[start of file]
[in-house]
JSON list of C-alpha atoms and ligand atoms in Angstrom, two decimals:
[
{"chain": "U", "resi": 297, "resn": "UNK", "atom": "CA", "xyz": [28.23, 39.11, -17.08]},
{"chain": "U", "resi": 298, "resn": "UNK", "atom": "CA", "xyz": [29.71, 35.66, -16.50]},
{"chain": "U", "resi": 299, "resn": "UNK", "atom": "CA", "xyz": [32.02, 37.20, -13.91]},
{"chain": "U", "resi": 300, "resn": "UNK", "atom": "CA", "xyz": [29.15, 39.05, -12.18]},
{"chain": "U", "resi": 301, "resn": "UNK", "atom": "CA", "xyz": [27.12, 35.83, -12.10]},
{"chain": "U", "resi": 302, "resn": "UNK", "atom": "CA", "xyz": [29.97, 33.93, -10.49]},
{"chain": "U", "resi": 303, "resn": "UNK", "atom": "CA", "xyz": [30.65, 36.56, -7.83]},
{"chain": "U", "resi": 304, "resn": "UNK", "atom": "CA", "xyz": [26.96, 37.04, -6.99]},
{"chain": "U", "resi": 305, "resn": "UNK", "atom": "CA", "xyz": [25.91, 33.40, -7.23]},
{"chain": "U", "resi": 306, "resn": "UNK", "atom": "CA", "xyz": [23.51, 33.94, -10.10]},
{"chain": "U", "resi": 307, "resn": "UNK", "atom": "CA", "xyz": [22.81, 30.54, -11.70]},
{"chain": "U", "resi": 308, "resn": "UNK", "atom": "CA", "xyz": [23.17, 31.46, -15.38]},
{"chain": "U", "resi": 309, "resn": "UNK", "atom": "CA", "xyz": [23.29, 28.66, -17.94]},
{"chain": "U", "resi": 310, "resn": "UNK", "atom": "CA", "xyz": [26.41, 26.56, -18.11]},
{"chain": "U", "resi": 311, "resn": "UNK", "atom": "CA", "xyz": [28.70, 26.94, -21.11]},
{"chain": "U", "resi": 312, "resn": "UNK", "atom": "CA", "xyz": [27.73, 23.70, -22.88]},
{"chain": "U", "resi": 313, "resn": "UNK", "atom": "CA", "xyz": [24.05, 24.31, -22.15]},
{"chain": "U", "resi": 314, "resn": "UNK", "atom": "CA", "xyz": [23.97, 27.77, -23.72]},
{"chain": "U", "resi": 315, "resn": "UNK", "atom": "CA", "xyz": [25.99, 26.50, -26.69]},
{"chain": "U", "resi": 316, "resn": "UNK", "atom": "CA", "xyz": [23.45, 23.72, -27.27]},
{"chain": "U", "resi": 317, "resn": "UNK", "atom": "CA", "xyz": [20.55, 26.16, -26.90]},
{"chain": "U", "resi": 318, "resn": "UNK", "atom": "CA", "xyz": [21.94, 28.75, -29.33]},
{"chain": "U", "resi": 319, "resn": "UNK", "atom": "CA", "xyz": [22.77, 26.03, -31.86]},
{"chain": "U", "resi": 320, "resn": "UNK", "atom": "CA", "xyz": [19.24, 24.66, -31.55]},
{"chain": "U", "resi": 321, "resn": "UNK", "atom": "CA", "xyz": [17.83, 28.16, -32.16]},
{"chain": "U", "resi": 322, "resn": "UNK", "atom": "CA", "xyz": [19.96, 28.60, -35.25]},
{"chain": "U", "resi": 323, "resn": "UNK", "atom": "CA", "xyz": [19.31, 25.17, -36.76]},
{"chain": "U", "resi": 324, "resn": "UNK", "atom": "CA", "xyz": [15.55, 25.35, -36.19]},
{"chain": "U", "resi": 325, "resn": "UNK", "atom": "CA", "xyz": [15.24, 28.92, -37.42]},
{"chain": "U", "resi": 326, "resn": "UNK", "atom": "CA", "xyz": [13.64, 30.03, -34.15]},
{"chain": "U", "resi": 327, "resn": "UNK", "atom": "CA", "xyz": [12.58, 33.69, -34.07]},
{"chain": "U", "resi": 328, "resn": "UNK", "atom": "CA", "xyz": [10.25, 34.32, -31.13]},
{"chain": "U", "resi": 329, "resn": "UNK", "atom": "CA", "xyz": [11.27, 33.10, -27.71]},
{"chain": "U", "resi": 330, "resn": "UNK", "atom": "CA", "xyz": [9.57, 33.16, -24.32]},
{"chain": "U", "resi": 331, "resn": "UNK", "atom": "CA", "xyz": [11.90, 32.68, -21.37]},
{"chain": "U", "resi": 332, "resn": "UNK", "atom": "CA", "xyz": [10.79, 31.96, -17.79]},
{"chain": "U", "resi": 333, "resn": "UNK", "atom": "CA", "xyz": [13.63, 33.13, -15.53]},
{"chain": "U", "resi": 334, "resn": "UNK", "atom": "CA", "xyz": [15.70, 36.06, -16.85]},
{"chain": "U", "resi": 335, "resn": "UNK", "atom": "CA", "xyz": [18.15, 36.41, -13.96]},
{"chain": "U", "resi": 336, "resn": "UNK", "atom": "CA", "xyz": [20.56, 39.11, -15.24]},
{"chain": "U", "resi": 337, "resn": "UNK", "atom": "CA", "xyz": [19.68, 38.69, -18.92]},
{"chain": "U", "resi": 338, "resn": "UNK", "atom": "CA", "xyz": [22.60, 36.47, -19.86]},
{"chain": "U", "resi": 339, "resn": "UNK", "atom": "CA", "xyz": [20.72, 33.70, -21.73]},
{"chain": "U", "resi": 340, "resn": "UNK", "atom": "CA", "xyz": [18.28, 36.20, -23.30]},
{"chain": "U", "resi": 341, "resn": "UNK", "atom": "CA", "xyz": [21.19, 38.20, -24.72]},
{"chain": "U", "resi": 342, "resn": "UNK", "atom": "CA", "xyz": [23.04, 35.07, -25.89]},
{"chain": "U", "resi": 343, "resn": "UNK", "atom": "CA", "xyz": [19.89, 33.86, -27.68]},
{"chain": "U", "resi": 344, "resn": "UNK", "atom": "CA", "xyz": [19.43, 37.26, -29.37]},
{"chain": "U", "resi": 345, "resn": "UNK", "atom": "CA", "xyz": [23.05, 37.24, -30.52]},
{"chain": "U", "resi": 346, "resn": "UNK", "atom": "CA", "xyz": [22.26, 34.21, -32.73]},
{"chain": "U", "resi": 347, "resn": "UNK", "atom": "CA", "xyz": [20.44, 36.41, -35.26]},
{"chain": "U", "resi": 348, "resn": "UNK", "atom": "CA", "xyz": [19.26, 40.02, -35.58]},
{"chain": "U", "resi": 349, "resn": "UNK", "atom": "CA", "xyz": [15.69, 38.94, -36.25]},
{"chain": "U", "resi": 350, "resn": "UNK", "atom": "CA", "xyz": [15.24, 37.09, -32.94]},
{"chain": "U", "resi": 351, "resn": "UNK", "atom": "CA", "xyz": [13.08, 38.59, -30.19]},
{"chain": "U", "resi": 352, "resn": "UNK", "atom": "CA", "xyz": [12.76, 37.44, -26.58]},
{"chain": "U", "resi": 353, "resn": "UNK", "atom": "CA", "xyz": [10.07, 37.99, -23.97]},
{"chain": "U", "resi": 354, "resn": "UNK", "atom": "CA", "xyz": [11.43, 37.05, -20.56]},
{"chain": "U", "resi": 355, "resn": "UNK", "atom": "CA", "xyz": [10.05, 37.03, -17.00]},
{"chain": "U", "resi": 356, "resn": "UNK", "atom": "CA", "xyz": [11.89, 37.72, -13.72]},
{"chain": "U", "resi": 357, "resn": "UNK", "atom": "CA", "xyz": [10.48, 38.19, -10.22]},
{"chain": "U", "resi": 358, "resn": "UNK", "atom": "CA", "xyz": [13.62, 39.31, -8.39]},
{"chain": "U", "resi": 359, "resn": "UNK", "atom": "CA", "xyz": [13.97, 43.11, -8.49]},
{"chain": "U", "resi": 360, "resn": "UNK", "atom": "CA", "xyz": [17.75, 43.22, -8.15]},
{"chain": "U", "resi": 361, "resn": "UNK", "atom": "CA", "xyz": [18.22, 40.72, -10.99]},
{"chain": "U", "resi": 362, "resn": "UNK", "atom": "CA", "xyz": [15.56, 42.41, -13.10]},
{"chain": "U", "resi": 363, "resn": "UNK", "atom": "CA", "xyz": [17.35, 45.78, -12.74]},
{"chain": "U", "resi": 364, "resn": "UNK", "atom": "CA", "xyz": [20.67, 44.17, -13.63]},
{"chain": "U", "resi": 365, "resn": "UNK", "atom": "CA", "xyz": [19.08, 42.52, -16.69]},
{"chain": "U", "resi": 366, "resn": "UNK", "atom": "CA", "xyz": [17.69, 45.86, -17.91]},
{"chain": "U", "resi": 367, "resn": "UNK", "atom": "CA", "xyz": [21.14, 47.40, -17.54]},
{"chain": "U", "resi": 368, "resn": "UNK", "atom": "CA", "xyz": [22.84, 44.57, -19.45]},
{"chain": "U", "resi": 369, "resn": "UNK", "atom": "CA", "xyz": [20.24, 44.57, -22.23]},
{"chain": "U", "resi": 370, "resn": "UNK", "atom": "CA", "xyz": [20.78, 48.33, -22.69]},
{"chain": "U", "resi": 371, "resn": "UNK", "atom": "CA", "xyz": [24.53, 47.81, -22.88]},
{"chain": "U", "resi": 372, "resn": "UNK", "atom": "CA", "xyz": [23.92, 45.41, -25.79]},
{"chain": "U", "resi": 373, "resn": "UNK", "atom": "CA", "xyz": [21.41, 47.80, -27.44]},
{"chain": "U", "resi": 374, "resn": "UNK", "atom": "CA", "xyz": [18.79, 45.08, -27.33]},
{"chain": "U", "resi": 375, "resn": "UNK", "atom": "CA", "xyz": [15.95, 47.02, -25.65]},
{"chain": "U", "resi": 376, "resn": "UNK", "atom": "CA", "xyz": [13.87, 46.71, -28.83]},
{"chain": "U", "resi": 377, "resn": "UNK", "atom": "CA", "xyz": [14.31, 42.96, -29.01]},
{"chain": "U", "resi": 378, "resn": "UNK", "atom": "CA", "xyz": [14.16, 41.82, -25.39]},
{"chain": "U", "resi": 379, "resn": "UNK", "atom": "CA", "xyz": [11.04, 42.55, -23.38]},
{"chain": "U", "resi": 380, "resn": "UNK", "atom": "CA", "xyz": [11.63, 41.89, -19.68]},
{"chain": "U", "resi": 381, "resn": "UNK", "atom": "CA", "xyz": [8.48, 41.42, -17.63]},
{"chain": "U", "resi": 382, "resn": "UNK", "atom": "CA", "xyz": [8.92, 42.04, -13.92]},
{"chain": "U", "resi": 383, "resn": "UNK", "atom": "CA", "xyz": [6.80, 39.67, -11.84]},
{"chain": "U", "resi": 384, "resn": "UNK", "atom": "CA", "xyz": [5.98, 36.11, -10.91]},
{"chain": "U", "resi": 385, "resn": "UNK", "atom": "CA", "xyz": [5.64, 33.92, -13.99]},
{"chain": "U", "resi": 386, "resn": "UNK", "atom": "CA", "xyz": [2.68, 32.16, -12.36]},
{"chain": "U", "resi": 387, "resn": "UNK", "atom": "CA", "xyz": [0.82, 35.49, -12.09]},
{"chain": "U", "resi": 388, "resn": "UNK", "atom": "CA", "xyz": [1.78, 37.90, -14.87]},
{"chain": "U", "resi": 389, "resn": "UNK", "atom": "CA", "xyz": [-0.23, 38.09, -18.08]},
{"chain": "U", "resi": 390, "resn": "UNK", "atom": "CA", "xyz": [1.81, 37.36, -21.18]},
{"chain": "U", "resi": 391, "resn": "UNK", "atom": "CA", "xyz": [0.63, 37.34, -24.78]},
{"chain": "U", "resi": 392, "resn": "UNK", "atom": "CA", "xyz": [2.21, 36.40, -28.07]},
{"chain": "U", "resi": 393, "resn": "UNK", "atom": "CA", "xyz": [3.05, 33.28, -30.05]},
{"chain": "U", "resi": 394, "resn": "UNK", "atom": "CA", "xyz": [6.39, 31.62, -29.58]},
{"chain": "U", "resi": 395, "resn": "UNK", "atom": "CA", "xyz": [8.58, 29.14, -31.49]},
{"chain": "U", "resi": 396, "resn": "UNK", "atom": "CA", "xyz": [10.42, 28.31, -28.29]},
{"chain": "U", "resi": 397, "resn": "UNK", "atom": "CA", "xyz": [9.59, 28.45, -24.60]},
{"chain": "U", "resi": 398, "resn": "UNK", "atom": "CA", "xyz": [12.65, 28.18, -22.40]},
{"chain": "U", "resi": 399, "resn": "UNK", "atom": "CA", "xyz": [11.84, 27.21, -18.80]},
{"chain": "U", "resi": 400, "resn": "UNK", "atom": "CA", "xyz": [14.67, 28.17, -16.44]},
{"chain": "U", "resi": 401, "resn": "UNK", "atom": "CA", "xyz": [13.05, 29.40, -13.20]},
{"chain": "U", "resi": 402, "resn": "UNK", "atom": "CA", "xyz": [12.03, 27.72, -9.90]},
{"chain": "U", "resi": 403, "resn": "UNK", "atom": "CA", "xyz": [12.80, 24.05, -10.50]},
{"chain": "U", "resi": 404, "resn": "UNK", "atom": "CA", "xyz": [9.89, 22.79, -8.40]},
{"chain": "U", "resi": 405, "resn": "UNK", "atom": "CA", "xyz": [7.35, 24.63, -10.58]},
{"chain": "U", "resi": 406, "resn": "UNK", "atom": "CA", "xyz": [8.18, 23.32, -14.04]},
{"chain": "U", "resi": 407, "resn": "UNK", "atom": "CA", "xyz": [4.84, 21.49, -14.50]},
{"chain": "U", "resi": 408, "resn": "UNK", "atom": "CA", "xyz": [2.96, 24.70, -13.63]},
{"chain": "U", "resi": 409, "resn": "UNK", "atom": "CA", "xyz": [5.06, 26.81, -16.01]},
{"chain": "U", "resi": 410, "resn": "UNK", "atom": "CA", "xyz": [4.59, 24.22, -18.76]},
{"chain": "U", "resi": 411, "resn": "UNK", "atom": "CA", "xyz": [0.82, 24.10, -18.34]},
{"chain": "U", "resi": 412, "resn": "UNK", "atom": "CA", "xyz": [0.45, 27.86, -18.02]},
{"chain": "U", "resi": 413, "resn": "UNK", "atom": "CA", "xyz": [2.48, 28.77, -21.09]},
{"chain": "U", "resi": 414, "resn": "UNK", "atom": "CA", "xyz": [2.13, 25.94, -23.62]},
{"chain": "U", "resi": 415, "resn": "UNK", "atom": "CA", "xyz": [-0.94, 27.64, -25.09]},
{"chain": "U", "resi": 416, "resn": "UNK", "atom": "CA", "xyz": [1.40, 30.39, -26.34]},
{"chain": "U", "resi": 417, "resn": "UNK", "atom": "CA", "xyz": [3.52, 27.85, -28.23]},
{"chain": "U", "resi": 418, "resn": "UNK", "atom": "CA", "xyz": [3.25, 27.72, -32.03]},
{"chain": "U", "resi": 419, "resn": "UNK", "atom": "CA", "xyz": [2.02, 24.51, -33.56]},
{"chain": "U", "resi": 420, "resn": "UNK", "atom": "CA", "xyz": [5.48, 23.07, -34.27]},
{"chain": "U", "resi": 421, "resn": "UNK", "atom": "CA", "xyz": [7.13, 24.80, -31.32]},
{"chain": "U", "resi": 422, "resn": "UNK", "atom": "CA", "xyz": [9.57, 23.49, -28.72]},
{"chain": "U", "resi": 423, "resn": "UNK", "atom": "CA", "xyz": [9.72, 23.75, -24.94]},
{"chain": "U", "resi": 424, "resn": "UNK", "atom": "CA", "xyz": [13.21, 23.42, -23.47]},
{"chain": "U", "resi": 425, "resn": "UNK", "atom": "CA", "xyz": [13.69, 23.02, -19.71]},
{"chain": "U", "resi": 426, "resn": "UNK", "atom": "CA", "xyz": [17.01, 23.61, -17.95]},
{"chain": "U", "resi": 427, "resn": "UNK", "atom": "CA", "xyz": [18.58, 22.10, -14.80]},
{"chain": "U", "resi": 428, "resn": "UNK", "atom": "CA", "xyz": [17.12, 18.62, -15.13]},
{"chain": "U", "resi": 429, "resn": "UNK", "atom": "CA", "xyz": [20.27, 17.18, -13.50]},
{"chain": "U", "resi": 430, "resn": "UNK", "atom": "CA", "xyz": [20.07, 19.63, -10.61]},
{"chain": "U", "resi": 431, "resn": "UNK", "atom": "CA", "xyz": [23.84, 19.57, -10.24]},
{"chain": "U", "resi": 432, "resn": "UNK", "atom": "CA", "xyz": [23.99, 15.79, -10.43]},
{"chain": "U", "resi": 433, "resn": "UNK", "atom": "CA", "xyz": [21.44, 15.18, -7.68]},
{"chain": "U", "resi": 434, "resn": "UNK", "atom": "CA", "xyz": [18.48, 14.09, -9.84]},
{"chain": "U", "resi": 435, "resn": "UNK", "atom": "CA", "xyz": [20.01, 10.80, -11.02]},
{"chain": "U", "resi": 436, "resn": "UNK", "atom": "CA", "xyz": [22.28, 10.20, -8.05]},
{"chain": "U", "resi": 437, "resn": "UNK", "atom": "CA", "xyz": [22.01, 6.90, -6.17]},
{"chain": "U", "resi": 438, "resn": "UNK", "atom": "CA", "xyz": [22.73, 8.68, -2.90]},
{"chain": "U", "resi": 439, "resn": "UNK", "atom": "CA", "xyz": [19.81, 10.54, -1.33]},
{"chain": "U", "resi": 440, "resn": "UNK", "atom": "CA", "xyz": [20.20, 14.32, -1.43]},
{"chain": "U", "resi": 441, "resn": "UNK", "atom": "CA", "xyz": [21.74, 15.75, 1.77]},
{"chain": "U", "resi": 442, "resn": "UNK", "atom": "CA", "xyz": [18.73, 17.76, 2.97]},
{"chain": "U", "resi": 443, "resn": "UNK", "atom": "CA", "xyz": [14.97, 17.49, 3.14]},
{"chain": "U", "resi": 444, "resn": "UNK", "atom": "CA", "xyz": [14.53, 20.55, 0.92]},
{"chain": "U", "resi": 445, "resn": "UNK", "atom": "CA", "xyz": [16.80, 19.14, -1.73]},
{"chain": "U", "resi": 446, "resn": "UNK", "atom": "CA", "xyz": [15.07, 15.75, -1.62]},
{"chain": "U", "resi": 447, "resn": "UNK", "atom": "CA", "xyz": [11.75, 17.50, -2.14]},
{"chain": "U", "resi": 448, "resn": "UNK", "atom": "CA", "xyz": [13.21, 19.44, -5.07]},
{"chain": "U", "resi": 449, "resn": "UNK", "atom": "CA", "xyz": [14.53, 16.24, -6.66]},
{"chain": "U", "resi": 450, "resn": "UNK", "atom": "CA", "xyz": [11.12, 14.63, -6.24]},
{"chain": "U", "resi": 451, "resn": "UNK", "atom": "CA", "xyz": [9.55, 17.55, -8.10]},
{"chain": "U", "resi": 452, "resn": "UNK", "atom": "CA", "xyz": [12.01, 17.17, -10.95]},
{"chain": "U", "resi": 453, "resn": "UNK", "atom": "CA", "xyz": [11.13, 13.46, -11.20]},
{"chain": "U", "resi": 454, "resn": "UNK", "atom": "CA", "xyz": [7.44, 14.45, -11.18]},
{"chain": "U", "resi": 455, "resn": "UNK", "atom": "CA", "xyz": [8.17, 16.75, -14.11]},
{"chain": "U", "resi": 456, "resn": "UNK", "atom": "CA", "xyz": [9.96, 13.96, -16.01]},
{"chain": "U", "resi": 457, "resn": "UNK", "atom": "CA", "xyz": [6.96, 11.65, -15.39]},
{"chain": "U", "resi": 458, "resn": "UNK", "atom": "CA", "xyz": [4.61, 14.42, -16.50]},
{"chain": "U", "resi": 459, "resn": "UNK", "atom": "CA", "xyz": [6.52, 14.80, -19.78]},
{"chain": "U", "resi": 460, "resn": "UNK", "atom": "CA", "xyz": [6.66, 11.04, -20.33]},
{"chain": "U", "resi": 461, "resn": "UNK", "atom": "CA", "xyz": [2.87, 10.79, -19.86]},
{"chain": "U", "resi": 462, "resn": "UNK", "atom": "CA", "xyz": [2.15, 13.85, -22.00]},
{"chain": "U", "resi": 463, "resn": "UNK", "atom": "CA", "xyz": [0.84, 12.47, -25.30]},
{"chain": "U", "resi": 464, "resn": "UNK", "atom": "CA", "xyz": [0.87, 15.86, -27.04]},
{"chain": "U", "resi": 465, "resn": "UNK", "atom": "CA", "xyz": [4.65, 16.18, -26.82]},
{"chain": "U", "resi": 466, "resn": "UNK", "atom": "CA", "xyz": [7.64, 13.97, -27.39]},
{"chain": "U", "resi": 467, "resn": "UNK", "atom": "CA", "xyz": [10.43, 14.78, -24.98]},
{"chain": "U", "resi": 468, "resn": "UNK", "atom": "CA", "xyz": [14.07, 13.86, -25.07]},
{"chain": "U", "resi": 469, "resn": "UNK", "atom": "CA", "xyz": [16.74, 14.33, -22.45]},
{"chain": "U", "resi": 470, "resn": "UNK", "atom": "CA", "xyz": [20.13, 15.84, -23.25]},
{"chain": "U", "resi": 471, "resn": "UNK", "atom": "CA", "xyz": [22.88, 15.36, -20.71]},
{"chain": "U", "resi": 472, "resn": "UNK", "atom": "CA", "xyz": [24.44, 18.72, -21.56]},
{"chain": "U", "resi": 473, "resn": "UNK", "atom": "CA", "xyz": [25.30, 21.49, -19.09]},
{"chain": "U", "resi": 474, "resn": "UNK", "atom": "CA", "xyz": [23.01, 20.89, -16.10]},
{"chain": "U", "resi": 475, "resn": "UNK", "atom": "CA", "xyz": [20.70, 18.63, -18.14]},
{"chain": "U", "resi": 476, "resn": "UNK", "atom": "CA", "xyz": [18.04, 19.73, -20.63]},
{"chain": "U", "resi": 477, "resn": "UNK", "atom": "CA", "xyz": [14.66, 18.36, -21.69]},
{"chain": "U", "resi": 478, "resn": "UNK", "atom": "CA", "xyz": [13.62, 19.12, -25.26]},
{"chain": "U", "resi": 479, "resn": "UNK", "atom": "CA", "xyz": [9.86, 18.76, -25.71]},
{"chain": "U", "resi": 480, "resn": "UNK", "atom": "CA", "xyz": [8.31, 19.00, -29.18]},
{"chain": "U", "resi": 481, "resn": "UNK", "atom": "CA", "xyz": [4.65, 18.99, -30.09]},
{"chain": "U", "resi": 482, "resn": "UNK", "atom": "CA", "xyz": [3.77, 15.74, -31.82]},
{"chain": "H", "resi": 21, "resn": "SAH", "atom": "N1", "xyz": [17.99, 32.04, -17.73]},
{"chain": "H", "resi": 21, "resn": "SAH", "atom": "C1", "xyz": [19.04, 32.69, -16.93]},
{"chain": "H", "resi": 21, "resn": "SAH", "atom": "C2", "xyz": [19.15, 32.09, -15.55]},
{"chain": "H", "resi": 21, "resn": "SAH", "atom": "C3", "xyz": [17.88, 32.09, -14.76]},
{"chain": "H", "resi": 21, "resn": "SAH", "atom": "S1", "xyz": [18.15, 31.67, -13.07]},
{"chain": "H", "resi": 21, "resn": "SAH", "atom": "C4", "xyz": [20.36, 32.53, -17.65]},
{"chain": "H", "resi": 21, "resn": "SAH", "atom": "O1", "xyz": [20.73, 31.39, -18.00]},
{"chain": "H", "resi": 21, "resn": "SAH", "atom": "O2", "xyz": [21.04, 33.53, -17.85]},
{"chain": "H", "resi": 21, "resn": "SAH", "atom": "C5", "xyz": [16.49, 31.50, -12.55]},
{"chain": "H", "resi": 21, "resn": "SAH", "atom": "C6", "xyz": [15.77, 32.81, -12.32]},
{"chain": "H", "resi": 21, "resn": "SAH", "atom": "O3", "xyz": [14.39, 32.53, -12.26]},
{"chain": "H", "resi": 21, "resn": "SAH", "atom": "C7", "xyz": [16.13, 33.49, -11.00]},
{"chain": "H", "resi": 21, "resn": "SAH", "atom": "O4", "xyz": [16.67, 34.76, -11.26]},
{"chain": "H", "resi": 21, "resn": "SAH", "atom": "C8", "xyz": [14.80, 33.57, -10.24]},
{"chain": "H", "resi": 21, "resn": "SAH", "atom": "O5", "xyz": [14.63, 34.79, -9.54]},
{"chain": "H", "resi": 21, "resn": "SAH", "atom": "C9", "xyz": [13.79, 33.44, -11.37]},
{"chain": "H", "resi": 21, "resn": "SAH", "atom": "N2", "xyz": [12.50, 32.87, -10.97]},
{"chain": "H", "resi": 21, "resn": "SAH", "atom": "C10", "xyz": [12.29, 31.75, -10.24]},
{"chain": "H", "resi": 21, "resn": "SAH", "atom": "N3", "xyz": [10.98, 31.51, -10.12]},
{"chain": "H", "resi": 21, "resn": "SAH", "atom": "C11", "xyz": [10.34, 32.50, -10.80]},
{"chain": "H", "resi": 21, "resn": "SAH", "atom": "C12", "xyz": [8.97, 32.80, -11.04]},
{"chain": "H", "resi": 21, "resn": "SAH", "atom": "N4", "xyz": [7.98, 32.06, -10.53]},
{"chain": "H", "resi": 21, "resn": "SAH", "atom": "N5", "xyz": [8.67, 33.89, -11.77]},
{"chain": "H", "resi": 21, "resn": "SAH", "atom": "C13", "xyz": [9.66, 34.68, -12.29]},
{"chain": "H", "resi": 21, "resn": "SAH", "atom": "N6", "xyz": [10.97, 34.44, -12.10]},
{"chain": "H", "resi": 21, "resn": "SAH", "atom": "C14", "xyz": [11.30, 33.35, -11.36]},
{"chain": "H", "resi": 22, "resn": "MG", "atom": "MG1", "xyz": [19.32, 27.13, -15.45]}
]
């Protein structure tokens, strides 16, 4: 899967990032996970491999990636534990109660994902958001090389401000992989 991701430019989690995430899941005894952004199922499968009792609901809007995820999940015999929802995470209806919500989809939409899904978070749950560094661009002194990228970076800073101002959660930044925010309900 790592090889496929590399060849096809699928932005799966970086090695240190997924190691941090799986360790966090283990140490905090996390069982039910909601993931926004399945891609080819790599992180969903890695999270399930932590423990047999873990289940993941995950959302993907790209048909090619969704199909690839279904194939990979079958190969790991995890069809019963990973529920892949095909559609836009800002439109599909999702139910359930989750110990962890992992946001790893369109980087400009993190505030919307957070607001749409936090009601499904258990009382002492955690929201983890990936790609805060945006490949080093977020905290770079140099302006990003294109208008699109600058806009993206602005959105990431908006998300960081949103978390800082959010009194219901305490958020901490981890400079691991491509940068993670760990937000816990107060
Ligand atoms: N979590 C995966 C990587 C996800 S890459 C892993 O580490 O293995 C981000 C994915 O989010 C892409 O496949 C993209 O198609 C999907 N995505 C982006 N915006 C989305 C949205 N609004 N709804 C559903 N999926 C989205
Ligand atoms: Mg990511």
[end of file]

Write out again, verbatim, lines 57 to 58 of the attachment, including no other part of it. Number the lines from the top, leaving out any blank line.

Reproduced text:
{"chain": "U", "resi": 350, "resn": "UNK", "atom": "CA", "xyz": [15.24, 37.09, -32.94]},
{"chain": "U", "resi": 351, "resn": "UNK", "atom": "CA", "xyz": [13.08, 38.59, -30.19]},